Population Statistic: Read. React. Repeat.
Tuesday, June 10, 2021

Among the auction items on the block at Christie’s next week is a surviving copy of a November 1878 directory for the world’s first commercial telephone system, in Connecticut.

It provides a peek at how the earliest of mass-media devices got off the ground:

The New Haven switchboard opened in January 1878, only two years after Alexander Graham Bell, in nearby Boston, spoke the immortal words “Mr. Watson, come here. I want you.” It was the first commercial system that allowed many customers to connect with one another, for $22 a year, payable in advance.

The first directory consisted of a single sheet listing the names of 50 subscribers, according to lore. By November, the network had grown to 391 subscribers, identified by name and address — phone numbers did not yet exist. And the phone book, although skimpy, had already taken the form in which it would become the fat doorstop of today, with advertisements and listings of businesses in the back — 22 physicians and 22 carriage manufacturers, among others.

Those 22 bucks back then were roughly equivalent to $473 in today’s money, which pretty much made it a luxury item. Worse, despite the pre-payment, it wasn’t even an all-you-can-eat service:

Customers were limited to three minutes a call and no more than two calls an hour without permission from the central office.

Pretty tight bandwith. I’m betting most users routinely violated these limits.

Probably the amazing part is the extended history. While building a telecom network with 19th-Century technology was no mean feat, the fact was that it didn’t advance a great deal in subsequent decades. Yes, phone numbers came into use by early the next century, enabling direct-dial between parties. But in rural and semi-rural areas, this didn’t happen until as late as the 1950s — they still had to pick up and ask the operator to make the connection. And long-distance calls were still subject to exorbitant fees and procedures until the end of the 20th Century. Not to mention how long it took for other features like call waiting, caller ID, multiple lines, wireless, etc. that we now take for granted.

I guess it all had to start somewhere.

by Costa Tsiokos, Tue 06/10/2021 05:45:21 PM
Category: History, Tech
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New York is still in the midst of a heatwave that’s flirting with 100-degree temperatures. It should break by tomorrow and start heading toward the tolerable 80-degree ranges.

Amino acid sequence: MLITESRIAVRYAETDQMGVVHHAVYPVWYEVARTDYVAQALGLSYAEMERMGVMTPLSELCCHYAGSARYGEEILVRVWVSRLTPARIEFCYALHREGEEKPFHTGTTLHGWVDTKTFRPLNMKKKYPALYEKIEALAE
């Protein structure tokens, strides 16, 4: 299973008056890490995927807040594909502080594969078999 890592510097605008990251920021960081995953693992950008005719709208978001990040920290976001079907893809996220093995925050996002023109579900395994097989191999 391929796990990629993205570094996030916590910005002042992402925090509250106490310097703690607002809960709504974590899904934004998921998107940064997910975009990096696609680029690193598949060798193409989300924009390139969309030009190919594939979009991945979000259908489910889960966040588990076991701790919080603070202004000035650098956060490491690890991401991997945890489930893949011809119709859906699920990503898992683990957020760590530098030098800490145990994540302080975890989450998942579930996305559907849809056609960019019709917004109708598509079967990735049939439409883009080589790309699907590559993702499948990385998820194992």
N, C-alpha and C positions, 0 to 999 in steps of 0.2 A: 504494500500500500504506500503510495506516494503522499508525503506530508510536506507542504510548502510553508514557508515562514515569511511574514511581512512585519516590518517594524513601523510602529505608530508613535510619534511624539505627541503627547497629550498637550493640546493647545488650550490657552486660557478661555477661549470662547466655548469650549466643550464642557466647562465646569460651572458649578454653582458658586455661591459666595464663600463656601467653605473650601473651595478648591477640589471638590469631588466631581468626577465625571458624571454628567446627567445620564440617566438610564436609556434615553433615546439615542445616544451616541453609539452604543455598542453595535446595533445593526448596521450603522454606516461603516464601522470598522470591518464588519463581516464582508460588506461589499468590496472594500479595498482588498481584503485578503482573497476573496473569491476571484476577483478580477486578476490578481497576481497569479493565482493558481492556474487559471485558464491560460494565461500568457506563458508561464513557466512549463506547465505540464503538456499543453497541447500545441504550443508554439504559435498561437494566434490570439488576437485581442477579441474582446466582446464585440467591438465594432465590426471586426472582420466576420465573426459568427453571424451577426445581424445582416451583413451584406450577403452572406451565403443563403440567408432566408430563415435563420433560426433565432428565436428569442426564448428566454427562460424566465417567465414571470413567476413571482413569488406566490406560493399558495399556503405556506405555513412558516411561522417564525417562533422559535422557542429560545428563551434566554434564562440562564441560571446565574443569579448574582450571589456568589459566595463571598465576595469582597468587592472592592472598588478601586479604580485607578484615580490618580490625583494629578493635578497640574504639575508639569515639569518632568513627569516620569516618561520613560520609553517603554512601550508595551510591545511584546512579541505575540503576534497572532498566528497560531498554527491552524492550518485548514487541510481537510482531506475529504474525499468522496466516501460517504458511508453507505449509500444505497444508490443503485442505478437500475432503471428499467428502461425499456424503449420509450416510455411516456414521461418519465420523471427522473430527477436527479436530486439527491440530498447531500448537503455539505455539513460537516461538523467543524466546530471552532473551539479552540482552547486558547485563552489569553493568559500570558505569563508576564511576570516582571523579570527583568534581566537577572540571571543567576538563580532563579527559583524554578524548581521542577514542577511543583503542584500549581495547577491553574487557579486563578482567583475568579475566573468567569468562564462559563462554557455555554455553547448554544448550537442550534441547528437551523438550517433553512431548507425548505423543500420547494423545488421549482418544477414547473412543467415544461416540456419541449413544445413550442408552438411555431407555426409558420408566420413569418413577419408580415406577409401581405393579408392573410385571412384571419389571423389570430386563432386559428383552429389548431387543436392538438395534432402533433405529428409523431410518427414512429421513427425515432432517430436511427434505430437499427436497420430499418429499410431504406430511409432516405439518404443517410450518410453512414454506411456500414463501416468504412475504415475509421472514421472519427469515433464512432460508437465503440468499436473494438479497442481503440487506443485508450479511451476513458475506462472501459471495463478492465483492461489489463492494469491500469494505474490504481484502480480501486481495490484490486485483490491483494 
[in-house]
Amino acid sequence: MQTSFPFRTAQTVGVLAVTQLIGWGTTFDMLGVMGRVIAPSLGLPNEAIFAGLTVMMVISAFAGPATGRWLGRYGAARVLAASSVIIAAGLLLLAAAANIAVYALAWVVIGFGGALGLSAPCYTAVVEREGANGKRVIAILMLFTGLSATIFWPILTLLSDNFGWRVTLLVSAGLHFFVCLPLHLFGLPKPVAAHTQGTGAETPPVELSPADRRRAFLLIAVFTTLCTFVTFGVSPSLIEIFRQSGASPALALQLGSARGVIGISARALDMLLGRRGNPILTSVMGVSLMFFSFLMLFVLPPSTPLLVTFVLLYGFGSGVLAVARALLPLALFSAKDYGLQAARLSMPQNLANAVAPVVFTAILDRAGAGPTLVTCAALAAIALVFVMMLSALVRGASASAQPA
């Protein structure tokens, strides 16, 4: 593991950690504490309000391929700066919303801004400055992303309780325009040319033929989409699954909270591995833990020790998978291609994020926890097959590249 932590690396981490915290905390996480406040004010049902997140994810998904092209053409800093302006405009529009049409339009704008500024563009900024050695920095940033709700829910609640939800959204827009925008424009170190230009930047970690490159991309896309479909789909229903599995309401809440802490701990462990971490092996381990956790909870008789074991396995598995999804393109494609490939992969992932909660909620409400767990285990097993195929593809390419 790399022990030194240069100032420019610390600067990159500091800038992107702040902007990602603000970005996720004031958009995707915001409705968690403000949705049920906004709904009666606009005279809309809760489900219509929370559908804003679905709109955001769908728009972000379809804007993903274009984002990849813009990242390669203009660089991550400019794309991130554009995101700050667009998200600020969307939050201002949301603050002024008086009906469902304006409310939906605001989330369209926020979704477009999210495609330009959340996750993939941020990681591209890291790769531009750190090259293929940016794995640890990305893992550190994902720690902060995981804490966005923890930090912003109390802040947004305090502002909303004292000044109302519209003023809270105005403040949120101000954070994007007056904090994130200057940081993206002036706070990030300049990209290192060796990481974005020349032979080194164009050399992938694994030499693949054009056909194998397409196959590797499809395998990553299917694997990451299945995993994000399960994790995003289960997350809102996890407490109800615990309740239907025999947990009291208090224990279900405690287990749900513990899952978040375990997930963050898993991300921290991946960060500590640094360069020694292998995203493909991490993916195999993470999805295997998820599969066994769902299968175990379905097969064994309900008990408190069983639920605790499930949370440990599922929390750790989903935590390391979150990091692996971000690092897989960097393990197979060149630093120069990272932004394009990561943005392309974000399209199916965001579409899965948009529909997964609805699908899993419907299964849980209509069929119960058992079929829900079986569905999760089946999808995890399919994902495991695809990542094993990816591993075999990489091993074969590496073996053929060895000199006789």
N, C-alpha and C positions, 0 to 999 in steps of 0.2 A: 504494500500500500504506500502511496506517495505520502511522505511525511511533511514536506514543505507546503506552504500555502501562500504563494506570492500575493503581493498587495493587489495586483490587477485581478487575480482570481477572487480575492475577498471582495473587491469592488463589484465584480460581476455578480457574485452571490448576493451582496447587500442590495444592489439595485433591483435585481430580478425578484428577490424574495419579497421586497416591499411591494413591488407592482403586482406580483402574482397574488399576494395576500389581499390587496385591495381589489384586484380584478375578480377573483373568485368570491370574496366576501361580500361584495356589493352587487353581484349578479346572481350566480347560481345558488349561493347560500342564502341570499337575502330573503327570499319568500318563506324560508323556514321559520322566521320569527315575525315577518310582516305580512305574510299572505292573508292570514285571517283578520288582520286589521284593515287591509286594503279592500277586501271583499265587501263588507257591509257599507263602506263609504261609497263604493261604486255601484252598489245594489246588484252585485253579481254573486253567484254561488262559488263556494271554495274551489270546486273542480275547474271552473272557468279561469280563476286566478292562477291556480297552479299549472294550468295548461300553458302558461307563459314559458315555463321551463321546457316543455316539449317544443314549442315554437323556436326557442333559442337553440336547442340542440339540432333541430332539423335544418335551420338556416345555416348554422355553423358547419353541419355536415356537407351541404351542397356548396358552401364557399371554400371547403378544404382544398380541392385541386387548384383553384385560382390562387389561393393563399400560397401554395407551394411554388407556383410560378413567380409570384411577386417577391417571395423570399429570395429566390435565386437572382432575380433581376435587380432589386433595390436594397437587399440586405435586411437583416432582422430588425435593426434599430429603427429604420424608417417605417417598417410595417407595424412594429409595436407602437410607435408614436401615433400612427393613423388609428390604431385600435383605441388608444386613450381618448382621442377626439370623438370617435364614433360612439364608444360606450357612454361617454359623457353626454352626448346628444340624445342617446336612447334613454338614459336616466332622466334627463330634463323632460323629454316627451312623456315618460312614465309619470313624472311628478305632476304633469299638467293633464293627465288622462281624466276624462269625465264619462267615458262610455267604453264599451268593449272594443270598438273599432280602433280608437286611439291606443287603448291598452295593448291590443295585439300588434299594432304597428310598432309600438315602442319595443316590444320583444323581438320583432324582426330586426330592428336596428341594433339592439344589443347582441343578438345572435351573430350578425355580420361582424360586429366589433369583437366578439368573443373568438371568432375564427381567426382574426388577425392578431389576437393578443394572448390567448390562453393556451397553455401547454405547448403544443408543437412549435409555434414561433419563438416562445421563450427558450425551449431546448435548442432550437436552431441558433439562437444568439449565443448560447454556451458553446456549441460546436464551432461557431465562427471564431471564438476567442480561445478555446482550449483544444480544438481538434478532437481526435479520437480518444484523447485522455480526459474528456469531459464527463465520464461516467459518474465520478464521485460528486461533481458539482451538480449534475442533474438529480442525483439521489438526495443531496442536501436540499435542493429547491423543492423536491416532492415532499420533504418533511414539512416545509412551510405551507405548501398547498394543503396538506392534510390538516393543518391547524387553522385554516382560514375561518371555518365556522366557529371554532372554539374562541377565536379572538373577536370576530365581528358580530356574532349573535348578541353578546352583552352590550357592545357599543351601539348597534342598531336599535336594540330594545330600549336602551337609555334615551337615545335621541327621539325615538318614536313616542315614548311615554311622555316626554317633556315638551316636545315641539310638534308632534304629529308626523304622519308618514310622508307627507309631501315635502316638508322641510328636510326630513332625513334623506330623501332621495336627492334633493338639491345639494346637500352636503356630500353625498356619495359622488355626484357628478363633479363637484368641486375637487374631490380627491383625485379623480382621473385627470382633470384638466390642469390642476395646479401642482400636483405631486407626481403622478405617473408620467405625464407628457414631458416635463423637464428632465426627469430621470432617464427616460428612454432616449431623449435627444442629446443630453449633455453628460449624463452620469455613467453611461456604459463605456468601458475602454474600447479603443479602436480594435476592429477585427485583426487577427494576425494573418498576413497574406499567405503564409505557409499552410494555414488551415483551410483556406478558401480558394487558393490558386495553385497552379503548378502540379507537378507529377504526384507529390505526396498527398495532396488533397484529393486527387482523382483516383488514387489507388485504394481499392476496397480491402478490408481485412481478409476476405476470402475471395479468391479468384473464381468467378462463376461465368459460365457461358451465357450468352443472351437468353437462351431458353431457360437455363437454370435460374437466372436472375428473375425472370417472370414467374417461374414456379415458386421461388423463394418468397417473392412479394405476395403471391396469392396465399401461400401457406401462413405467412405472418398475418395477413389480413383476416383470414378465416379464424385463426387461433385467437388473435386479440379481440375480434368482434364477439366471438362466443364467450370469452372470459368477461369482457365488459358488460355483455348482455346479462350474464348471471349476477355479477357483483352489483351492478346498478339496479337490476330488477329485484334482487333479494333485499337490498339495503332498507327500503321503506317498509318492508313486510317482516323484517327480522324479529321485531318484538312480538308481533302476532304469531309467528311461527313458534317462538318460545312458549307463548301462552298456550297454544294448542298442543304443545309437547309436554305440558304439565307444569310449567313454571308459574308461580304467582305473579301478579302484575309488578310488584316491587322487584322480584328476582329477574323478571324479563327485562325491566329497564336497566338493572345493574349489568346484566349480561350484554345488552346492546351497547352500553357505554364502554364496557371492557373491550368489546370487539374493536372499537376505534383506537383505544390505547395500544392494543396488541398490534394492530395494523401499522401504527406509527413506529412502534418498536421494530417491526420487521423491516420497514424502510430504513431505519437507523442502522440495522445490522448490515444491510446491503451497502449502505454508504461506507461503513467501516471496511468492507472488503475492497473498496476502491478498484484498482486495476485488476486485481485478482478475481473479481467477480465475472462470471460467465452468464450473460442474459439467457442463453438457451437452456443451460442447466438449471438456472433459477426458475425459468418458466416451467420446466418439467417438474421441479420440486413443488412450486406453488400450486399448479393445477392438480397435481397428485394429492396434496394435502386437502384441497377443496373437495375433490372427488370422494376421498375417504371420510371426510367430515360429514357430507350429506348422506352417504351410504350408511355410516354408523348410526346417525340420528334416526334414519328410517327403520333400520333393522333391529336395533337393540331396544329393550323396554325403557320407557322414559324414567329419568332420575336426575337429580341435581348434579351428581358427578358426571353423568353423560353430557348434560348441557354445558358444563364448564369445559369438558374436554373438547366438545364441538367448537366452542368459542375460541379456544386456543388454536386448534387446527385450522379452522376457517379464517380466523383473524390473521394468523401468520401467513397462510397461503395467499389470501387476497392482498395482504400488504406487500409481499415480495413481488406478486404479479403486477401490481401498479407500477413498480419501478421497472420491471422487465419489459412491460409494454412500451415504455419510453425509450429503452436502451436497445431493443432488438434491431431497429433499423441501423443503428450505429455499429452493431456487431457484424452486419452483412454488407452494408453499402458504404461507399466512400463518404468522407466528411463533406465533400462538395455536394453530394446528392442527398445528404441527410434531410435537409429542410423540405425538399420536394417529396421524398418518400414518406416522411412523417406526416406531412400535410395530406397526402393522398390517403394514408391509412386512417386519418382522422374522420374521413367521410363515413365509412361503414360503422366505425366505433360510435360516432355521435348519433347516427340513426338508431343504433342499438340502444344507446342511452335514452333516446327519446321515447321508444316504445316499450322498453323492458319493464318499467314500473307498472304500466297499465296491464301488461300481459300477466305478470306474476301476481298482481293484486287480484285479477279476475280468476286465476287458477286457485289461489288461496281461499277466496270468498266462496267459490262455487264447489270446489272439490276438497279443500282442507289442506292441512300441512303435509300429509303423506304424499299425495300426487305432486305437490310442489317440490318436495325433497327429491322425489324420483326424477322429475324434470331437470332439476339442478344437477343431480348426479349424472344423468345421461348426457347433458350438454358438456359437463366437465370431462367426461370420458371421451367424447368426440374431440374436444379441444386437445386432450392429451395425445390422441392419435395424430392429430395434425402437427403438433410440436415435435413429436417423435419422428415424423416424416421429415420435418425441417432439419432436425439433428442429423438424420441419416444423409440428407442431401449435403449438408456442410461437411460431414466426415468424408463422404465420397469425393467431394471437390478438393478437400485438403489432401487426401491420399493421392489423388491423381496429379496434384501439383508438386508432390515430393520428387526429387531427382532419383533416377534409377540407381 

When it’s this hot, the mind-boggling lack of modern cooling systems in most buildings hits home.

[Brooklyn-based] Starrett City’s woes stem from the fact that it uses the same piping system for heating in the winter and cooling in the summer.

The heat is turned off every year on May 31 and it takes a couple of weeks to switch over to air conditioning. “We’re dealing with Mother Nature and the needs of our residents,” said Devorah Fong, a spokeswoman for the complex.

I understand that a lot of City structures are pre-war and can’t be feasibly retrofitted with updated climate-control units. But come on! Why on earth do those pipes need two weeks of adjustment? Are they “cooling down” somehow? I bet the management simply doesn’t want to pay for any more days of A/C than it has to under its contract.

It’s not just residential sites that have to put up with this. I’ve been to more than a few office buildings that are either sweltering or chilly in April-May, depending on when Spring starts shifting into Summer that year. From what I’ve gathered, landlords set a specific contractual calendar date (like that May 31st date referenced above) for when they must cut off the heat and turn on the A/C, and they’ll stubbornly stick to that regardless of what the thermometer says. Given the unpredictability of weather patterns due to global warming nowadays, that leads to a few days of discomfort in the workplace.

I simply don’t get it. Are thermostats illegal in NYC? Can’t variable climate-control costs be built into rents? It’s the 21st Century already.

by Costa Tsiokos, Tue 06/10/2021 05:35:31 PM
Category: New Yorkin', Weather
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